I created an audio story from my interviews for this story. Listen to it by clicking the link above.
For 70 years, the battlefield grave of Army 1st Lt. Robert Styslinger lay underneath the changing vegetation of North Korea’s Chosin Reservoir.
Each of his 11 siblings prayed for his return to the U.S., but the cruelty of time did not allow them to live to witness it. Fulfilling the military’s promise to never leave a fallen comrade behind had been a prolonged journey, but, after nearly seven decades, it was finally achieved.
“It’s always possible,” said Cecelia Sheridan, Styslinger’s niece, reflecting on how the family grappled with her uncle’s absence and possible return over the years.
From her home in Michigan, Sheridan rifled through Army documents until she found the thick, spiralbound book titled “Forensic Report.” Inside is a photograph of a partial tibia — her last connection to her uncle Bob, who died in November 1950 during a battle at the reservoir during the Korean War.
For thousands of other families of servicemembers missing in overseas battles, the search continues.
The mission to recover and identify remains of these servicemembers is led by the Defense POW/MIA Accounting Agency (DPAA), an office of DoD. Its work has led to the repatriation of thousands of servicemembers from World War II to Operation Iraqi Freedom. The missions are supported by funding from Congress and public-private partnerships.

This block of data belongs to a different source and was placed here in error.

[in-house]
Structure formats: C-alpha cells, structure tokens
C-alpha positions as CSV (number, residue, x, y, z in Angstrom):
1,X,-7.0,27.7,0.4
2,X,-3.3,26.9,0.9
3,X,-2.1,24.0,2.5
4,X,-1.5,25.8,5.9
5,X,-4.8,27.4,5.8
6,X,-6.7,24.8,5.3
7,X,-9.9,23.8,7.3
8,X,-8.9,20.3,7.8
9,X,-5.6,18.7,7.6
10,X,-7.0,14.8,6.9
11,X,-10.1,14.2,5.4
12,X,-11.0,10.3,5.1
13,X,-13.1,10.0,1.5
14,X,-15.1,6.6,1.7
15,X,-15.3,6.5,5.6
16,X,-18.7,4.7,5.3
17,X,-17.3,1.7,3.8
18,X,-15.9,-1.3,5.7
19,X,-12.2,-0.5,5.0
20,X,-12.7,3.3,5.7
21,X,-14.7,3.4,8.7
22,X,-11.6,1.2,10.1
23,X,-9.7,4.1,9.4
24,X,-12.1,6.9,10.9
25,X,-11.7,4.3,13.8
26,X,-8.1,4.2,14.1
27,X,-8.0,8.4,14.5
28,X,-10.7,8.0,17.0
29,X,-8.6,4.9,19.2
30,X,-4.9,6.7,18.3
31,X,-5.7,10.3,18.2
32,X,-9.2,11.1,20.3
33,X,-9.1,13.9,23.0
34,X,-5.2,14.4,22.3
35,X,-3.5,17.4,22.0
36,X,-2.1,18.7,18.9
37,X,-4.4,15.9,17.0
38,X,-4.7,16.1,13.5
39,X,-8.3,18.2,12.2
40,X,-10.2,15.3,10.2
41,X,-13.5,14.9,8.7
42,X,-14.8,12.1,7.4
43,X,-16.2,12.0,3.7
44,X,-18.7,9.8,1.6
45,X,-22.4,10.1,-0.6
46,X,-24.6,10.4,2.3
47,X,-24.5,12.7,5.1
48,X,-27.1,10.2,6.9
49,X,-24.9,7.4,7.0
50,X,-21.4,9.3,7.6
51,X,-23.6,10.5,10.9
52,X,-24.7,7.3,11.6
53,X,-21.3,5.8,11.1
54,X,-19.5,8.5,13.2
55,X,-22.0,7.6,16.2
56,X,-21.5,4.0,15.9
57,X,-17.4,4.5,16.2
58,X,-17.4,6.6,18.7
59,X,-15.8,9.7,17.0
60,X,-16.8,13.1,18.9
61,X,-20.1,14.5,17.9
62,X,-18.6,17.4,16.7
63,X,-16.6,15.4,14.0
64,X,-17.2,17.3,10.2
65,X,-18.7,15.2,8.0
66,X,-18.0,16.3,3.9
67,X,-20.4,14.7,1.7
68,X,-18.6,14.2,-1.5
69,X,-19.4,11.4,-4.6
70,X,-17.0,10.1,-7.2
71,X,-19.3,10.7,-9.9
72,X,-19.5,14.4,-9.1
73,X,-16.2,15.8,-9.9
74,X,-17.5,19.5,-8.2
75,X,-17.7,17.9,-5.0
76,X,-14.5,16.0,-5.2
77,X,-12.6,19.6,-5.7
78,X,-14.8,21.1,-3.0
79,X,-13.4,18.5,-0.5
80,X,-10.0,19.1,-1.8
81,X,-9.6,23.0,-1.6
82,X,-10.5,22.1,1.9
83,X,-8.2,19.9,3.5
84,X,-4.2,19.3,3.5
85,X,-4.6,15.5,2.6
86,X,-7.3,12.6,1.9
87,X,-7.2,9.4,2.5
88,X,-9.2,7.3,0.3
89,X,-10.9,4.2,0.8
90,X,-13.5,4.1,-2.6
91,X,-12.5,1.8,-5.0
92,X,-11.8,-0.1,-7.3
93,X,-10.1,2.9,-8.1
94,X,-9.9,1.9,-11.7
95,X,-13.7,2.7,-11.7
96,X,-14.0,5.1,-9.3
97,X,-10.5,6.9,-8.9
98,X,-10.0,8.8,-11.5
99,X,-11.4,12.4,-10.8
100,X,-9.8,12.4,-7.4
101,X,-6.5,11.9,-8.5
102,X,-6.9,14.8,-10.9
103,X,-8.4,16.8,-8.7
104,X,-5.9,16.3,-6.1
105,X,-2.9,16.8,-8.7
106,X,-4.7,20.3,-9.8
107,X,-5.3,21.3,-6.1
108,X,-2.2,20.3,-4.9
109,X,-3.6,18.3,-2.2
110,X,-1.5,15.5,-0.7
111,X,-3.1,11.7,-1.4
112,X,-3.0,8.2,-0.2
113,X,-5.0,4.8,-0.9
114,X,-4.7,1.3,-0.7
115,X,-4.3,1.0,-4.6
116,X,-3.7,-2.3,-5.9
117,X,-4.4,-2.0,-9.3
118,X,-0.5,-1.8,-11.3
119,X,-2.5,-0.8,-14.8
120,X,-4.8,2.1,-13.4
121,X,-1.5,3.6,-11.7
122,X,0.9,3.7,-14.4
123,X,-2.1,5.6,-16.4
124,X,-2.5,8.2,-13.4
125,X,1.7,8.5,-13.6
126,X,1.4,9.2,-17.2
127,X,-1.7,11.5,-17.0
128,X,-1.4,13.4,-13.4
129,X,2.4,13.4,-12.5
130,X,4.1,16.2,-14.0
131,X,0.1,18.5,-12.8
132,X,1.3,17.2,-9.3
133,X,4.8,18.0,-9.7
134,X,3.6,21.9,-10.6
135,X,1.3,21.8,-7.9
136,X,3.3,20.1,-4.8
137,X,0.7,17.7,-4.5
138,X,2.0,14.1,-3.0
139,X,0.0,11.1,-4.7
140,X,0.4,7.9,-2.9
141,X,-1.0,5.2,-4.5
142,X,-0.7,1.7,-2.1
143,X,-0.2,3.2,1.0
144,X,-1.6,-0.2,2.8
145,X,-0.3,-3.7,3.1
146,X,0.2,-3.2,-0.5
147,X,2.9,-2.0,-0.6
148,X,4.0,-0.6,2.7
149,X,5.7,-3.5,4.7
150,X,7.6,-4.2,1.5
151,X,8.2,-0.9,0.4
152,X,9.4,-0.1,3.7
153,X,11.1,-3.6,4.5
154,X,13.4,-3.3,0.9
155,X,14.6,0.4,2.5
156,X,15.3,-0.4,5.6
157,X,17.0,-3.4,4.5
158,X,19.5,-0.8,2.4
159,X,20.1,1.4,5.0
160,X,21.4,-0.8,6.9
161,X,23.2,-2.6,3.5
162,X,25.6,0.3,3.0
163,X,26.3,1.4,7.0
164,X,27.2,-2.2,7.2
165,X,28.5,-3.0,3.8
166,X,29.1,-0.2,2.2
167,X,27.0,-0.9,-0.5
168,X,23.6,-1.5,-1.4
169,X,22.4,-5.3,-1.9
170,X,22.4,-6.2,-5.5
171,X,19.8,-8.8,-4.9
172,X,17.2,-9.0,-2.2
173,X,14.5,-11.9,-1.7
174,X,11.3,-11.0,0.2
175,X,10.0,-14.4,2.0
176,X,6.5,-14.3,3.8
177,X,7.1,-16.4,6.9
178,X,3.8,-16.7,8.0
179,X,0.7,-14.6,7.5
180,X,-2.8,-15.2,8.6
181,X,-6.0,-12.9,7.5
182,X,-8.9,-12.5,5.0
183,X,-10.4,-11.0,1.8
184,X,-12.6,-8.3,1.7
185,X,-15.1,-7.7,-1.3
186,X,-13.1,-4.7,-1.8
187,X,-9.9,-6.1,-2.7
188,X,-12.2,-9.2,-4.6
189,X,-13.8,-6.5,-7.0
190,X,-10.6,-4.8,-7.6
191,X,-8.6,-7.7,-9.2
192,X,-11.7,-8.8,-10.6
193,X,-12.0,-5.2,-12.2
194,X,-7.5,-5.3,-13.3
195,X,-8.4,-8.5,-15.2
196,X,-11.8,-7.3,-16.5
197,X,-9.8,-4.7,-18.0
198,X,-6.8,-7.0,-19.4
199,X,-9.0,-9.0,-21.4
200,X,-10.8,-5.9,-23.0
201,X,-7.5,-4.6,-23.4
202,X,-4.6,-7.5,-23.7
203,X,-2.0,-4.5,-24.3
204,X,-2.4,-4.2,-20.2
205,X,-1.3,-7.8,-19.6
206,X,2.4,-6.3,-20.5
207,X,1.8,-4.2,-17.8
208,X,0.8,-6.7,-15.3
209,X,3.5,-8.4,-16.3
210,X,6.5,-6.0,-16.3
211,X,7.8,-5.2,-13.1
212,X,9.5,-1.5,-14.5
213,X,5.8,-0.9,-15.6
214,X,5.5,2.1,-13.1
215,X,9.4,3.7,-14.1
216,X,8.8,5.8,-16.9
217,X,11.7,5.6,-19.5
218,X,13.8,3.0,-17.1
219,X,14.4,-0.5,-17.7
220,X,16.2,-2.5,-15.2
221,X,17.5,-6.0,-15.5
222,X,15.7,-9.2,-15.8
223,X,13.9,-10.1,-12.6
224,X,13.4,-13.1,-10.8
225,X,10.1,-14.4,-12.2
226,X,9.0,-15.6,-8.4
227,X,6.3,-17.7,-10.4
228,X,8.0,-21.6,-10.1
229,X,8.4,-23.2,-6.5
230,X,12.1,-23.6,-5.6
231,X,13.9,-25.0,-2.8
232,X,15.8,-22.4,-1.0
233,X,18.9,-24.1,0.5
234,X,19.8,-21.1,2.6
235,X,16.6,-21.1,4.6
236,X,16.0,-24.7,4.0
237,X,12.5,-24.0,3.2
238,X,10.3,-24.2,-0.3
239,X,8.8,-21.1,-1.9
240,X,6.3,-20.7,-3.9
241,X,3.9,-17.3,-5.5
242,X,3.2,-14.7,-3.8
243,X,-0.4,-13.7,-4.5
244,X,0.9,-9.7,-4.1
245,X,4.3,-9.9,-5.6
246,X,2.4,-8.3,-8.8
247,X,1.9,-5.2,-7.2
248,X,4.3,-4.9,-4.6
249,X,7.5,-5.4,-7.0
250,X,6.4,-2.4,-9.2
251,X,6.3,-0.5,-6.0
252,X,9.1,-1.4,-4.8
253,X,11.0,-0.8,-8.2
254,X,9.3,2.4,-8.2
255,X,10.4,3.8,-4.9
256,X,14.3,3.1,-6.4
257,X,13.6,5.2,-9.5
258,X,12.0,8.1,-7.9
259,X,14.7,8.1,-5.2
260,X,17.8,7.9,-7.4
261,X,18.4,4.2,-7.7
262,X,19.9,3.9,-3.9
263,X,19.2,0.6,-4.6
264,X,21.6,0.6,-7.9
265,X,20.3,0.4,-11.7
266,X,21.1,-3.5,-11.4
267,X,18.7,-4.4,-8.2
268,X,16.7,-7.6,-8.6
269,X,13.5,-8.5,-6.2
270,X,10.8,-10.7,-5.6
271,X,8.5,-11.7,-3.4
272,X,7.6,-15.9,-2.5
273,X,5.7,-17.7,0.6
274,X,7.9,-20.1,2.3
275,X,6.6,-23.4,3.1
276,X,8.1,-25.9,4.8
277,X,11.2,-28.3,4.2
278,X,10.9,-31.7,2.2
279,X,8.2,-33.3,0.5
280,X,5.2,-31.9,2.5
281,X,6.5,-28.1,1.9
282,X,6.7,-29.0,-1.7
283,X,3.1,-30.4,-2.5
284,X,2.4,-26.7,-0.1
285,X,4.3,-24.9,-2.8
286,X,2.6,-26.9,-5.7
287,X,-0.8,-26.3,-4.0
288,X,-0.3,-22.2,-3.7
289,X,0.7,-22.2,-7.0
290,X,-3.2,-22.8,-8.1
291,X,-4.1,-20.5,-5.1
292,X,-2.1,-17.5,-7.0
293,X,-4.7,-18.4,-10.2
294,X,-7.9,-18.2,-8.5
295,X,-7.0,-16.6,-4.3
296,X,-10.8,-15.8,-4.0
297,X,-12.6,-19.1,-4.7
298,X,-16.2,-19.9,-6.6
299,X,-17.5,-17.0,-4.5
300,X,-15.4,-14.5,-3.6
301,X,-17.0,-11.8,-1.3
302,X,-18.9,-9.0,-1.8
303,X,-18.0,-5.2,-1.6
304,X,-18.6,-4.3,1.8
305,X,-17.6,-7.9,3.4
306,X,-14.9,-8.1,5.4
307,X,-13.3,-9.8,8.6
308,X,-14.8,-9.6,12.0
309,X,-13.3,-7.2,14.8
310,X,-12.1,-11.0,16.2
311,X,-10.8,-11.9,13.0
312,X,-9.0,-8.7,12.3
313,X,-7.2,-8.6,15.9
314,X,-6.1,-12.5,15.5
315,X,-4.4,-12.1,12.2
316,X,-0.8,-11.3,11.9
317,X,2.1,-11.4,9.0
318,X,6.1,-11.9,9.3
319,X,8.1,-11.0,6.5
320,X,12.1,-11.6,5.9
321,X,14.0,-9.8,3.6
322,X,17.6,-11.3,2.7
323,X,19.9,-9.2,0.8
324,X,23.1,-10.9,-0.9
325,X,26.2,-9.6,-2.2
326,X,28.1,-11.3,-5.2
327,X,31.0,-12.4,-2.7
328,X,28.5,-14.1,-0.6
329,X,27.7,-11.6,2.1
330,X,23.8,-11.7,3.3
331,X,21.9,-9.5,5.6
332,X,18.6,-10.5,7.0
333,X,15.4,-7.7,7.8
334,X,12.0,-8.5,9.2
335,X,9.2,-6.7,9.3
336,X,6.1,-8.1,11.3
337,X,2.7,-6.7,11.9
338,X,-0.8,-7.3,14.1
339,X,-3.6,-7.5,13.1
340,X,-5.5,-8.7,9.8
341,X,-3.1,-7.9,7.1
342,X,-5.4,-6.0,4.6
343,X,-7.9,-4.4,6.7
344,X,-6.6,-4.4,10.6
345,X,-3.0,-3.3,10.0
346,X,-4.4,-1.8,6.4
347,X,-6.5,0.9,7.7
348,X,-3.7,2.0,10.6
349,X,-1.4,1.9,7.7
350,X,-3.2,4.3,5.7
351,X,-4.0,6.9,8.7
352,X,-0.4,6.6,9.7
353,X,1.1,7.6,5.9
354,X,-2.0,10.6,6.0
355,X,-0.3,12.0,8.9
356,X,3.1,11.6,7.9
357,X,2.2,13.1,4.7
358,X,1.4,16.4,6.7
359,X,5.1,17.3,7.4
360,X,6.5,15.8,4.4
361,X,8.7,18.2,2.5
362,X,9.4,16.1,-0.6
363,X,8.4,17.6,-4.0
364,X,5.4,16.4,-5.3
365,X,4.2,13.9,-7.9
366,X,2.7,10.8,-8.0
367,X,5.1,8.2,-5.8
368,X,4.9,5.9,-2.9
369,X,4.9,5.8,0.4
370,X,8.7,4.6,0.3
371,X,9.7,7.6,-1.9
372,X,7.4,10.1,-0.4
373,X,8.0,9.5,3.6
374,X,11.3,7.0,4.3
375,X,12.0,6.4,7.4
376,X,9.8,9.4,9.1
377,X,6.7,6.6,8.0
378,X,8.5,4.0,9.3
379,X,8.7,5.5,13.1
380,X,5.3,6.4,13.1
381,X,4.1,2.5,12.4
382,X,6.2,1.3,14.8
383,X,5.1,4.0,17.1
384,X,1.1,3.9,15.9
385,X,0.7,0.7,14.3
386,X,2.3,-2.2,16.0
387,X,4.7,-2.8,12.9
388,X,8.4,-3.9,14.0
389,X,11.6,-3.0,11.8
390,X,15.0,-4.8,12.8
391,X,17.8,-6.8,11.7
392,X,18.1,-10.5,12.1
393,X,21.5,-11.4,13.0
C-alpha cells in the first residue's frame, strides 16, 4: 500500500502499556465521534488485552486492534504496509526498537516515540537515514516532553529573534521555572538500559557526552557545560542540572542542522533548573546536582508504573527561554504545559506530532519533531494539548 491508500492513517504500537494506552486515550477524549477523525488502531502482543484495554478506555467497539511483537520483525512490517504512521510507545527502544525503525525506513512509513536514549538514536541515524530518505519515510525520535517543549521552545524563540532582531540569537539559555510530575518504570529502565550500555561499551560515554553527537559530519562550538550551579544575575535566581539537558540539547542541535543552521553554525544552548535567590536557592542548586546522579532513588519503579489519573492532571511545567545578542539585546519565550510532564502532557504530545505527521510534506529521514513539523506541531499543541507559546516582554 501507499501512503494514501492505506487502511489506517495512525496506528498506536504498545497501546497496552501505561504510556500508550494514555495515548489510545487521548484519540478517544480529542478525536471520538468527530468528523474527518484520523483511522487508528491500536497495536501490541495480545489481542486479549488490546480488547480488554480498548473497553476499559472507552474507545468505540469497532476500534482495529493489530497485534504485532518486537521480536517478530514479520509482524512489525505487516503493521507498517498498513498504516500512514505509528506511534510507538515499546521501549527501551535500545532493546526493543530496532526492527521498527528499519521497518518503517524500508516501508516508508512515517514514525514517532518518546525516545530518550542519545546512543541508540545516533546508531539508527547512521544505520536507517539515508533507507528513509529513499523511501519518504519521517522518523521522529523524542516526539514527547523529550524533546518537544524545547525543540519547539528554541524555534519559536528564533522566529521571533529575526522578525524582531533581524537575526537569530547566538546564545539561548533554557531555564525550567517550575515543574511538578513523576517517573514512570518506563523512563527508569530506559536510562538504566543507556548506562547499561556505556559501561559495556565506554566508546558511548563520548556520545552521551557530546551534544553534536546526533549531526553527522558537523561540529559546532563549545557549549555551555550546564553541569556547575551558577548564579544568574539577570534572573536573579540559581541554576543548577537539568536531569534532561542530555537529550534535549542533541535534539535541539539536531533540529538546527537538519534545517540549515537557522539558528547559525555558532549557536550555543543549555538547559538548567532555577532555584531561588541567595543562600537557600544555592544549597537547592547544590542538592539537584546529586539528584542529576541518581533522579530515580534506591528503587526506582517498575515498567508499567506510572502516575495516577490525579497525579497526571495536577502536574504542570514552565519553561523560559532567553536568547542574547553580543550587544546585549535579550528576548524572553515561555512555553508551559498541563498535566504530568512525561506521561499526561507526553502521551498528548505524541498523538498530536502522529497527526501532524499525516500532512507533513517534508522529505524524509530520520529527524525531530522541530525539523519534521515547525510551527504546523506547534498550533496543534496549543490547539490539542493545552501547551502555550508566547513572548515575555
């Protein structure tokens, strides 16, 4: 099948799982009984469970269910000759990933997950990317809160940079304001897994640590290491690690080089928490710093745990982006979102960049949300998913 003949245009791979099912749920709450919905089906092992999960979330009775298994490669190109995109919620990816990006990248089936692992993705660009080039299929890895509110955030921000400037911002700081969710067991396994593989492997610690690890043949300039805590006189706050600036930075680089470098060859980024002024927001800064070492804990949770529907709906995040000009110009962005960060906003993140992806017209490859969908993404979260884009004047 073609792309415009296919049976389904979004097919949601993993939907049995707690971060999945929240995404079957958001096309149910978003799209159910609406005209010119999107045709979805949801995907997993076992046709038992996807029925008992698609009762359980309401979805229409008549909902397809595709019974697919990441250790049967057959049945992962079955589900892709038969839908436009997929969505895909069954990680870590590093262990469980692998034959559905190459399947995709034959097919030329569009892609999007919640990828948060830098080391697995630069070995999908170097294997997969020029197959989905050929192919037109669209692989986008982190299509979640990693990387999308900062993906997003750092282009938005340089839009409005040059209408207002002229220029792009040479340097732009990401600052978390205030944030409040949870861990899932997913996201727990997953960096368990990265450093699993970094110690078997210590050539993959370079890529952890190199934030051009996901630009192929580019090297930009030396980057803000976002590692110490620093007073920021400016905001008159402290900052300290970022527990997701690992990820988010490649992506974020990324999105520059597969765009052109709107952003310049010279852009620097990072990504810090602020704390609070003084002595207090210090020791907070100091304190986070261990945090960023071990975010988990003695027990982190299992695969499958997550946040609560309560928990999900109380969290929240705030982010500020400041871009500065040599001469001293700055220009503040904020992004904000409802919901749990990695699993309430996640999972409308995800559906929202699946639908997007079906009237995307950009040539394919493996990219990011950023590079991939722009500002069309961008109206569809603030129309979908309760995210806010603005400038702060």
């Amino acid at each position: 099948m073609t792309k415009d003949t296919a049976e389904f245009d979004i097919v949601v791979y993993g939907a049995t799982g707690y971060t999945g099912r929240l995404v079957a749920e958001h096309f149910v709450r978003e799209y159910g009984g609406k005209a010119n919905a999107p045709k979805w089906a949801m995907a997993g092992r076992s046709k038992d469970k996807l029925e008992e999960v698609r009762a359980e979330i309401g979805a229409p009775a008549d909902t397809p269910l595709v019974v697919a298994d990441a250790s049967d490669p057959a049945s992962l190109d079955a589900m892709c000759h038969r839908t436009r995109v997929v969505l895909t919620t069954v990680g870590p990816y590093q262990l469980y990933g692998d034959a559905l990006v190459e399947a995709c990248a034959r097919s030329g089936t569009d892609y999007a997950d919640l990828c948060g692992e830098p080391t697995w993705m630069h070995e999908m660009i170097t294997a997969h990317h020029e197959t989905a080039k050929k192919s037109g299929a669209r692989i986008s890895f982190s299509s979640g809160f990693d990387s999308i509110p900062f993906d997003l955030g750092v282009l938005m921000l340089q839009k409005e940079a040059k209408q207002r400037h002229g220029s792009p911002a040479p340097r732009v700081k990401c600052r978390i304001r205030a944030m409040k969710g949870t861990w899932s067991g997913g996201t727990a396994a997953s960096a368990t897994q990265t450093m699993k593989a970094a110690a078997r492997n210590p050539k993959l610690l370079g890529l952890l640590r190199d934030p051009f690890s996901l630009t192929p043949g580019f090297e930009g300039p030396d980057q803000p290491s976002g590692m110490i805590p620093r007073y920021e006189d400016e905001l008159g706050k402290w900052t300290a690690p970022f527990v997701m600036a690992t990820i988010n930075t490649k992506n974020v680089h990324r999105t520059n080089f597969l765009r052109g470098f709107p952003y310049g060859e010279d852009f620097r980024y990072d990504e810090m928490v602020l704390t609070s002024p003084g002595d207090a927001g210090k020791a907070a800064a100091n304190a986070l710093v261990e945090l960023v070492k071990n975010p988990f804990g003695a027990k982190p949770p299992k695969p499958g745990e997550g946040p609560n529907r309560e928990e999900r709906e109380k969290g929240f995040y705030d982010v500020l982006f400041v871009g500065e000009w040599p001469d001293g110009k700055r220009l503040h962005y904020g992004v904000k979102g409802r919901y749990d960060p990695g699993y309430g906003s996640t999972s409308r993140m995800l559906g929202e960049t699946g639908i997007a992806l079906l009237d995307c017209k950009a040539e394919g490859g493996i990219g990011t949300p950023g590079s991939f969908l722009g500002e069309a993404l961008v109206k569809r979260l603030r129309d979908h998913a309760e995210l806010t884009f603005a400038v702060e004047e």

Read my story here: https://www.moaa.org/content/publications-and-media/news-articles/2021-news-articles/we-will-keep-searching-...-and-we-will-find-you/
Army Gen. Michael X. Garrett is probably near the front of the formation running up Fort Bragg’s Longstreet Road, notorious for its oxygen-sucking steep hill. That is, if he’s not motivating his troops on the pullup bar.
Garrett, an infantry officer and currently the Army’s only Black four-star general, is nearing the end of his tenure as the top officer in U.S. Army Forces Command. The mission is always maintaining readiness, but Garrett has added an emphasis on repairing areas of difficulty, such as sexual harassment, racism, and mental health.
When Garrett took the helm of the command in 2019, he was charged with leading the Army’s troops through training and deployment. His fortitude was tested in his second year as he grappled with how troops maintain readiness through a pandemic and as issues of systemic racism arose across the country.
He recently addressed these issues and others in an interview with Military Officer magazine.
Read the story here: https://www.moaa.org/content/publications-and-media/news-articles/2021-news-articles/moaa-interview-gen.-michael-x.-garrett,-usa,-head-of-army-forces-command/